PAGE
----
One of four Hong Kong women hospitalized for septic shock after a cosmetic treatment typically administered to terminal cancer patients has died, prompting Hong Kong's health department to reexamine the currently lax laws that make it difficult for women to tell the difference between legit medical procedures and risky/improbable rip-offs — an issue you'd think they would've considered before.
The 46-year-old woman died this morning, only one week after receiving DC-CIK therapy from Hong Kong's DR beauty center. She and three other DR patients were taken to hospitals last week after suffering headaches and diarrhea that turned out to be symptoms of septic shock, an often deadly blood infection. Needless to say, that was not what they paid for.
What is DC-CIK therapy, you ask? According to the Hong Kong Health Department, it's a risky procedure involving the "concentration and processing of blood taken from the person, and subsequent infusion of the mixture back into the patient" that is usually administered to patients with metastatic cancer who have few other options left. But DR advertised the procedure — which they called a "platelet rich plasma" on their website — as a fancy-sounding facial revitalization treatment that went for HK$50,000 (about $6,500) a pop. According to China Daily:
Based upon a claim that "growth factors" can be released from blood platelets through laboratory procedures, clients had their blood extracted, treated and reinjected into the skin to reduce wrinkles and ostensibly to encourage revitalization. The plasma was also said to be available for home use, in the form of "essence oil".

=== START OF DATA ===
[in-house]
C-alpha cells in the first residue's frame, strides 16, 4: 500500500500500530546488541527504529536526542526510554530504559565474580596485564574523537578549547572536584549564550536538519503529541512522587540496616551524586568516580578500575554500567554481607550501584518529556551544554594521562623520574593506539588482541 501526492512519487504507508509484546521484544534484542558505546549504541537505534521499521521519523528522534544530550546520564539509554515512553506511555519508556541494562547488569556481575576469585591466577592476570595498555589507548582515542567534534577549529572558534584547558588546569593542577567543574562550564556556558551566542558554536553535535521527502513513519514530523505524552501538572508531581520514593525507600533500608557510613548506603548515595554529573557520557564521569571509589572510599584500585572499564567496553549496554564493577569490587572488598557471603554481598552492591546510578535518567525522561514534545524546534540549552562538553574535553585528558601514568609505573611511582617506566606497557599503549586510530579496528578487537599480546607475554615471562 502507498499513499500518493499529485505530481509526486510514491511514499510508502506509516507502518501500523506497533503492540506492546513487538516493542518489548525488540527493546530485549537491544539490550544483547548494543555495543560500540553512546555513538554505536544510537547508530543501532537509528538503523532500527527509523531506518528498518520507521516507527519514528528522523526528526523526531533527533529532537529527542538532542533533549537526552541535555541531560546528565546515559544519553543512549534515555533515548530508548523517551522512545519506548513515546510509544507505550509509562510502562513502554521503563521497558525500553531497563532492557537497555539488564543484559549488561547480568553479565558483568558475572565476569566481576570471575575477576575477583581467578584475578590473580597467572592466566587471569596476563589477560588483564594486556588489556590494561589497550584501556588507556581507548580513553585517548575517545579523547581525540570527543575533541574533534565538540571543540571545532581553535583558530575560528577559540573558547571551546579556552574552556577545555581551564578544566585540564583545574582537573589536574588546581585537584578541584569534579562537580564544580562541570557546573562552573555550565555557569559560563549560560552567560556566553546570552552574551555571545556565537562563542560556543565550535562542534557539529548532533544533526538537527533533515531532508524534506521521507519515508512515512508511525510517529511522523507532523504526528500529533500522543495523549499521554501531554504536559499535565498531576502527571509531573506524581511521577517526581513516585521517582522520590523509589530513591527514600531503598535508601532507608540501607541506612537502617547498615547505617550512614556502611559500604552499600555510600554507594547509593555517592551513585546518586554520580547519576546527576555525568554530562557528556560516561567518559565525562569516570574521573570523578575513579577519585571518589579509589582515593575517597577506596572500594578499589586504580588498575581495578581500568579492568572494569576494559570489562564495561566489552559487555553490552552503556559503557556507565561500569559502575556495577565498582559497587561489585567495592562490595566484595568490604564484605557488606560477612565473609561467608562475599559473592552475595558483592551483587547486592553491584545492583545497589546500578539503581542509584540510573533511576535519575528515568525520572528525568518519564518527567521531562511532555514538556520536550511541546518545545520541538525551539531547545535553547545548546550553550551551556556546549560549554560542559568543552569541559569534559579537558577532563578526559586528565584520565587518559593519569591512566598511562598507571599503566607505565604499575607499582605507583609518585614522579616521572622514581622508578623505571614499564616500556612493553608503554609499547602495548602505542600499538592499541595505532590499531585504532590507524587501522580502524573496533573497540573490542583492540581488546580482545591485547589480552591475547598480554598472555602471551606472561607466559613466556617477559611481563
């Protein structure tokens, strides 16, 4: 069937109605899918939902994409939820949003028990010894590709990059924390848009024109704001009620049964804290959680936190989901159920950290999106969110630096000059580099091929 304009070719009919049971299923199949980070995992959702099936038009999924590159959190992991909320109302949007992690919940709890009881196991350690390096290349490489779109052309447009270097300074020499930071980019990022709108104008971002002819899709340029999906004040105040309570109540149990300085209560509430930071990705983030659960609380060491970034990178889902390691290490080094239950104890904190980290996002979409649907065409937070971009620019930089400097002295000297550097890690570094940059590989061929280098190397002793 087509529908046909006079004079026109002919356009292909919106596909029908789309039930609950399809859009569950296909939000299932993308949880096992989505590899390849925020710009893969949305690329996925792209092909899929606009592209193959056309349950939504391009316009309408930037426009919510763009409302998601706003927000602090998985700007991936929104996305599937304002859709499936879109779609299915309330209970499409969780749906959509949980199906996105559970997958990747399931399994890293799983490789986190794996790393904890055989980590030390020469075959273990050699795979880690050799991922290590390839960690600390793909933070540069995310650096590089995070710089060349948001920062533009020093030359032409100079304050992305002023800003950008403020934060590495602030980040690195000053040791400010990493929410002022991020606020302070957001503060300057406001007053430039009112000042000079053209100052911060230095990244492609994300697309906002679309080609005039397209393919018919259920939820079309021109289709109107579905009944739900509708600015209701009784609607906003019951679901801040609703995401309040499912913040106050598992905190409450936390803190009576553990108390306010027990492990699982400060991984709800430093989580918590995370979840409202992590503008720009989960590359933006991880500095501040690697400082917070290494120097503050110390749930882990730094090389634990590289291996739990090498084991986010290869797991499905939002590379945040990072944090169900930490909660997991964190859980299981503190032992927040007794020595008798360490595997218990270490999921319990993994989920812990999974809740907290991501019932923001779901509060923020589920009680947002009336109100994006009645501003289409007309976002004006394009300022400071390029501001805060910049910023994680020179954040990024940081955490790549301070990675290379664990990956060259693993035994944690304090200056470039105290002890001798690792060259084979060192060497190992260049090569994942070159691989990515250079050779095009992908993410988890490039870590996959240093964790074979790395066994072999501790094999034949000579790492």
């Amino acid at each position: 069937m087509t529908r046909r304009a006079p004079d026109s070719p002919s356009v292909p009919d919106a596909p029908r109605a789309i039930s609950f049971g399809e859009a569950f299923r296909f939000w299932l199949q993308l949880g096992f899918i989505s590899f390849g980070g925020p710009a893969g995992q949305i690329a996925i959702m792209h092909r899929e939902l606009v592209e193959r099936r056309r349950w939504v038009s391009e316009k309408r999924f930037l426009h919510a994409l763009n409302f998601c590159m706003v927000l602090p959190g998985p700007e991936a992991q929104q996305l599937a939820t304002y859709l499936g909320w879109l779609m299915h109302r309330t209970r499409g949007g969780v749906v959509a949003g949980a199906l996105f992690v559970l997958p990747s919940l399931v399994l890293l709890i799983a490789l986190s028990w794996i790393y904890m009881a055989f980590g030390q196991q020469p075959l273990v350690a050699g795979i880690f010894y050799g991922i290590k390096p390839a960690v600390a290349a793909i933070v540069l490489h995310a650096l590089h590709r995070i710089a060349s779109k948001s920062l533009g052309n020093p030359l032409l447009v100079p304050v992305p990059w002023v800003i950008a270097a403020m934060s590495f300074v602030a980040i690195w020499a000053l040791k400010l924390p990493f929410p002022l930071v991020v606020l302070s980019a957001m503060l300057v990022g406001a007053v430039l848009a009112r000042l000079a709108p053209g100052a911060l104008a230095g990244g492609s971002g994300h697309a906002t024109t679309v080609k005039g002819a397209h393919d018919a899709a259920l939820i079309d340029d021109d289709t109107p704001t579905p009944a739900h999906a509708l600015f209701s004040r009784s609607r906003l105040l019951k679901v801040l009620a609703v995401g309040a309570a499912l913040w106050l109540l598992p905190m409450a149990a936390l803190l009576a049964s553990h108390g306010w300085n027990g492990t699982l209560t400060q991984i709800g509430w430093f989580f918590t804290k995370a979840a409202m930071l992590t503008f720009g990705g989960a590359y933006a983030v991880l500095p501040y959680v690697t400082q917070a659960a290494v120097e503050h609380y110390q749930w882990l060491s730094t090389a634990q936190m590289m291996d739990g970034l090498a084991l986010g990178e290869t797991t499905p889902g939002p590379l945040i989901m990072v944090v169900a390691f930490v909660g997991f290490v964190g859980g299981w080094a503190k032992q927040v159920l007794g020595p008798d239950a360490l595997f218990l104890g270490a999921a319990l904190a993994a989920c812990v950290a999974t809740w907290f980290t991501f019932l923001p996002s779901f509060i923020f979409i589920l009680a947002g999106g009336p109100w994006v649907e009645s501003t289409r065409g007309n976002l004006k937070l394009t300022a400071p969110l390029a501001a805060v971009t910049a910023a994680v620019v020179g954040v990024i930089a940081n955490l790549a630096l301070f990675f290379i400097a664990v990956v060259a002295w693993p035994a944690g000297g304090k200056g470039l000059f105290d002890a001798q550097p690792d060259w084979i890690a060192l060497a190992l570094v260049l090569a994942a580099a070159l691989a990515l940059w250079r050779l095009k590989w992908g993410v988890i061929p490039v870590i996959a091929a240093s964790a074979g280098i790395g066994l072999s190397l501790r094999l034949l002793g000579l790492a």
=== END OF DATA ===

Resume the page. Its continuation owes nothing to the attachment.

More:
A stem cell treatment was also offered promising benefits beyond "better-looking skin". The founder of DR Group, Stephen Chow Heung-wing, said in a video interview that stem cells, cultivated from the same person's fat tissues, could increase overall vitality if infused through intravenous injection.
"A 70-year-old man used to swim 50 meters a day. After an infusion of stem cells, he is now able to swim 100 meters," he said. He also claimed there is no requirement for clinical testing to apply stem cell therapies for beauty purposes.
There is no such thing as a free lunch, and there is also no such thing as the fountain of youth — just ask Dorian Gray. But no wishful-thinking woman should have to learn that via hospitalization (or worse), and the controversy is drawing attention to a legal loophole in Hong Kong that means its Health Ministry can only legislate over clinics or hospitals, not beauty centers. (Hence the "no requirement for clinical testing to apply stem cell therapies for beauty purposes" thing. How could anyone think that was a good idea?) "I do not rule out the possibility of the need for legislation, or an amendment to the current law to pin down those high-risk medical therapies," Hong Kong's Health Minister, Dr Ko Wing-man, told the Independent. That's big of him to say after the fact.
The founder of DR, Dr. Stephen Chow Heung-wing, defended himself by saying he was never trying to cure cancer, just help ladies look pretty. "I didn't say that it can cure any diseases. Remember that we are a beauty clinic. We refer clients to doctor(s), and we have had the clients to sign a liability-free form, which states that it is not for medical use," he said. Apparently, "not for medical use" also means "might kill you."
(Image via DR's Facebook page.)